Anyone who owns a boat in Marina del Rey this time of year knows that the water temperatures have risen and with them the length of the lawn growing on the bottom of the boat.
Most divers in the harbor have all they can handle with clients that are now using their boats on a regular basis, many of whom have upped their service from once a month to twice to combat the growth that accumulates on the underbellies of their pride and joy.
On the East Coast, bottom paint doesn’t seem to be quite as important an issue, since many mariners haul their boats out every year for a long winter on the concrete. But here in sunny Southern California, where the weather stays boating-suitable year round, divers and bottom paint are something mariners tend to consider with more attention – and right now they’re being asked to delve into the issue from a more political and environmental perspective.
The California State Senate is about to consider a bill that, if passed, will ban copper-based antifouling paint for recreational boats. Last month, Washington became the first state to ban copper-based bottom paint on recreational boats (vessels under 65 feet).
As currently written, California Senate Bill 623 includes provisions that:
After Jan. 1, 2015: prohibit the sale of new recreational boats with copper bottom paint; and
After Jan. 1, 2019: prohibit the use or application of antifouling paint containing copper on recreational boats.
Through the years, environmental groups have been concerned with what gets applied to the bottom of vessels – scrutinizing closely what is being slowly wiped away with the abrasive scrubbing implements of dive services everywhere. What they see is essentially a pesticide that is inevitably destined to find its way into the sediment of the marine environment – an obvious pollution they believe needs to be corrected. However, like so many environmental issues, it seems to become more complicated as the layers get peeled back.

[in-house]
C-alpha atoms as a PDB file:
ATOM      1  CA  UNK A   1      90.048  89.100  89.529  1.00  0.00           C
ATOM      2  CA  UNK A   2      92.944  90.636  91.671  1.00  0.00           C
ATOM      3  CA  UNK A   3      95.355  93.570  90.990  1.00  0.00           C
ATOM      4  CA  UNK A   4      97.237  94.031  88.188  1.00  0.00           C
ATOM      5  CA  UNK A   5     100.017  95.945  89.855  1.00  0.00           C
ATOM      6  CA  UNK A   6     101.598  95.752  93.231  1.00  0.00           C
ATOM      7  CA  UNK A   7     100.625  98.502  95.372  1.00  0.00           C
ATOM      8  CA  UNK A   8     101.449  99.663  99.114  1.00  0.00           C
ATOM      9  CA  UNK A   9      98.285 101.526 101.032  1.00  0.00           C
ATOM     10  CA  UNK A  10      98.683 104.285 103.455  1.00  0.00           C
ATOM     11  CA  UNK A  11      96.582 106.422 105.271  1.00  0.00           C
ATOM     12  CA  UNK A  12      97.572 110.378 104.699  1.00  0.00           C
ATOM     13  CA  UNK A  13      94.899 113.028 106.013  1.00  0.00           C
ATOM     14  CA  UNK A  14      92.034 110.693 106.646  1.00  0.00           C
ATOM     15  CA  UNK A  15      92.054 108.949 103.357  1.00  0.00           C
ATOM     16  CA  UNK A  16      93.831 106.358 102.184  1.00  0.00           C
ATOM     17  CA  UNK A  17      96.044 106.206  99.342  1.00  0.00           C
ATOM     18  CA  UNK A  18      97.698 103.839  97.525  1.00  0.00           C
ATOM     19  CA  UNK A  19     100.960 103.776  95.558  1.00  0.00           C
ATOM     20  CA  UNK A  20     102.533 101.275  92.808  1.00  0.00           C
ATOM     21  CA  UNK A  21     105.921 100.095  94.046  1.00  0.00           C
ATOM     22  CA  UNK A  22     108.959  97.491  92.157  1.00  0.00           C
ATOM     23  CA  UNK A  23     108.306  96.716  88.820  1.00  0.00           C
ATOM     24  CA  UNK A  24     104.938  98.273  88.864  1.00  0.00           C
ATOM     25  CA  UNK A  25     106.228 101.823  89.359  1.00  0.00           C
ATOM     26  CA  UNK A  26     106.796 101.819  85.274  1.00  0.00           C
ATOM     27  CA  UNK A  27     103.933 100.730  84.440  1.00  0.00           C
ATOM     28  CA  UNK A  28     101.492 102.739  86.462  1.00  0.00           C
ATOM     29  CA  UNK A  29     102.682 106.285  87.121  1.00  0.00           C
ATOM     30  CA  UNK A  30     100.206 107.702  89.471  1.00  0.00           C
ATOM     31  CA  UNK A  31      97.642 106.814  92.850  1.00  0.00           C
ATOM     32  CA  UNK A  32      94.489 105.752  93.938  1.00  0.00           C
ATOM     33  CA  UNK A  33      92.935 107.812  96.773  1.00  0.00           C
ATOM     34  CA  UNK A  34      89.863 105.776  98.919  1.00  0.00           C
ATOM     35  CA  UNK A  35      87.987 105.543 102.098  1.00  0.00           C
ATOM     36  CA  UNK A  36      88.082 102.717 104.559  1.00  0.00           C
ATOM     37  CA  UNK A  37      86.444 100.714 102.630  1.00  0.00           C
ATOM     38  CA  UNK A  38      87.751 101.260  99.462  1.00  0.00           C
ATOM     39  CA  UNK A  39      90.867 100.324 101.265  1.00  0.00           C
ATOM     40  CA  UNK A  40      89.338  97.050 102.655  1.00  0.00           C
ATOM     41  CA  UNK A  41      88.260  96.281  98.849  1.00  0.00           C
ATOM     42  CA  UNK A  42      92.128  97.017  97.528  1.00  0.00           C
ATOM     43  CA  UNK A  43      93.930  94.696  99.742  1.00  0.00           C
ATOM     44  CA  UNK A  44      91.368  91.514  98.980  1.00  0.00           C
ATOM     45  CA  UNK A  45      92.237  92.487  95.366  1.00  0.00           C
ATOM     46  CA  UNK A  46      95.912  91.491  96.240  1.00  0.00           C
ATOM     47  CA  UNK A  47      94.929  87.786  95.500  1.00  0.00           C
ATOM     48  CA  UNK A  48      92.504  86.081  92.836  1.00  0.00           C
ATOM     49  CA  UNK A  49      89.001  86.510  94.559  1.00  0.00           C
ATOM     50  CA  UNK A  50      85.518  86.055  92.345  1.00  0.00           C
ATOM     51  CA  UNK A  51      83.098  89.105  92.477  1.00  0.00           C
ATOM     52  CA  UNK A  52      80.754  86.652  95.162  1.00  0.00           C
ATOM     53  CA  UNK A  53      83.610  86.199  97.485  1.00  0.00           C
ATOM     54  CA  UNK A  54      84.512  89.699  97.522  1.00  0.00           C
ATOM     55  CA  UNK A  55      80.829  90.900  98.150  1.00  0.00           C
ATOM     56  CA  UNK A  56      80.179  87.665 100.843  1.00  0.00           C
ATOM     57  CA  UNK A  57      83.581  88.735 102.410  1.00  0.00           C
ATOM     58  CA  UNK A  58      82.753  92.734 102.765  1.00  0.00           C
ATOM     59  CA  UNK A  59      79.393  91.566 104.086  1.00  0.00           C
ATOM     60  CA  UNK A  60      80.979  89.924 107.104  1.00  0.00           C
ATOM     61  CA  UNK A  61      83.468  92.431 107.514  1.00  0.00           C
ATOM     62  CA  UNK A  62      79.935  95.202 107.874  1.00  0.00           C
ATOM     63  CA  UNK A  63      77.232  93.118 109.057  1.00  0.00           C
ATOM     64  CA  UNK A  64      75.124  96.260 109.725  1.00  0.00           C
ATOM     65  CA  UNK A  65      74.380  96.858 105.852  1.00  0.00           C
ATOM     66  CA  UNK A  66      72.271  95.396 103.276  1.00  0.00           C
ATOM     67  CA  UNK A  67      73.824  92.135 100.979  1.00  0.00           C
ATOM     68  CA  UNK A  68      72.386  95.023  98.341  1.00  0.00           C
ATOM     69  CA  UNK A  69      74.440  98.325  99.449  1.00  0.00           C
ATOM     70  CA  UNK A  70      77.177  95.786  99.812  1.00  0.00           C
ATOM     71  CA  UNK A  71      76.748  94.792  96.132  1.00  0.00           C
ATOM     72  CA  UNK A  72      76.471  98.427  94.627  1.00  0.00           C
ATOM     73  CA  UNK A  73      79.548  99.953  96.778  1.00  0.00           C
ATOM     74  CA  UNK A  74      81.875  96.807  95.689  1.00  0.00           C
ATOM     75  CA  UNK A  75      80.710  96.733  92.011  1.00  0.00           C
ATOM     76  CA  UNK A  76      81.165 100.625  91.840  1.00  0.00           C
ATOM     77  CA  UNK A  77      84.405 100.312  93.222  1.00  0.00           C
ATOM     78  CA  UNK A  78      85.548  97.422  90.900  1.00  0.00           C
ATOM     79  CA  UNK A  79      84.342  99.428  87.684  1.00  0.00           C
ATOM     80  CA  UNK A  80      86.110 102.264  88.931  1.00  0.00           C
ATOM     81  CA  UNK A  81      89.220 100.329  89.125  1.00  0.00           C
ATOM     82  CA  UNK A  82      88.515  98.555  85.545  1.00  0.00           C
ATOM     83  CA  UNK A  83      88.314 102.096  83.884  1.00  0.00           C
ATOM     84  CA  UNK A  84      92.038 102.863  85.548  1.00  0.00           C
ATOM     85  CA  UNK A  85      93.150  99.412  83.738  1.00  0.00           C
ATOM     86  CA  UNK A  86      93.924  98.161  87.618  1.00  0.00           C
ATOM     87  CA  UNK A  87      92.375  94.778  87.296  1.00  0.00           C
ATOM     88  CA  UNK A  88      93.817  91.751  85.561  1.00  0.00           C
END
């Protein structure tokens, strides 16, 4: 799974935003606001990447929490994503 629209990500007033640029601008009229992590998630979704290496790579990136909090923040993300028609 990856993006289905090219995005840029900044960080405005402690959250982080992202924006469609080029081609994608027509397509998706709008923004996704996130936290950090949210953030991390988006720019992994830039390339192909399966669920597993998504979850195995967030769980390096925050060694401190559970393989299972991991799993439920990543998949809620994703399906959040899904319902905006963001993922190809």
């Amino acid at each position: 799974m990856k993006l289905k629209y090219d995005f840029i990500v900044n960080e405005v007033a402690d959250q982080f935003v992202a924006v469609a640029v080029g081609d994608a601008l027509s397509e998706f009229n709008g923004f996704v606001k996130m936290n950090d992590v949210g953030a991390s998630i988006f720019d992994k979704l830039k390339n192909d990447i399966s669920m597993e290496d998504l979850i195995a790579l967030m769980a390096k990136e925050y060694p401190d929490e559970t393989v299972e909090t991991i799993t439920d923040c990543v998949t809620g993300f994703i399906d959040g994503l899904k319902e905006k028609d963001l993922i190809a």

“We don’t have an identified product that works as well, so in this case, the cure might be worse than the problem,” said Greg Schem, owner of The Boat Yard in Marina del Rey. “Sure, we’re curing the copper from coming off of the bottom paint and doing whatever it does, but we’re causing boaters to haul out more frequently, which will raise the cost of boating significantly and increase the carbon footprint.”
Schem points out that if boats are being hauled out more, boatyards will be using more diesel and resources. He also raised the question of an increase in invasive species as a result of the ban and wonders if the science, as it exists today, justifies the removal of something as ubiquitous as copper-based paints.
More than a decade ago the chemical agent TBT was banned from bottom paints and at the time, the environmental organization Greenpeace wrote an article advocating copper as one viable substitute:
“An alternative that has been on the market for a long time, already before TBT was introduced, is copper-based anti-fouling paint. Copper is less harmful to the marine environment compared to TBT and is proposed as [an] intermediate alternative by most International Maritime Organization related countries,” the organization wrote.
This excerpt speaks to the concern of Schem and others to not be hasty with such a major ban. Many are asking the state to be more diligent in its gathering and soliciting of science and research before implementing something they say might not be tried and tested.
“Bringing new products to market takes significant lead time and money,” BoatUS Vice President of Government Affairs Margaret Podlich said.
“How do we know there will be alternatives that are effective and affordable by the bill’s deadline? We recognize that there are many opinions about this bill, and encourage boaters to contact your state senator to express your own views. We support innovation in antifouling paint and we hope that sustainable solutions for boaters and the environment can be found.”
Within the context of the bill it states:
“Boating is an important part of the economic and social fabric of California. California has approximately 800,000 recreational boats and more than three million people who participate in recreational boating annually. These boaters contribute $1.2 billion to the state’s Gross State Product and have a direct impact on over 24,000 jobs with labor income of $750 million.”
Because of the substantial fiscal impact recreational boating has on the state, advocates implore both legislators and environmentalists to be certain that these types of propositions are logical, viable and indeed necessary.
“It just seems to me that there’s a lot of things that haven’t been thought through.” Schem said of the legislation. “I’m all for solving problems but only if you have a solution.”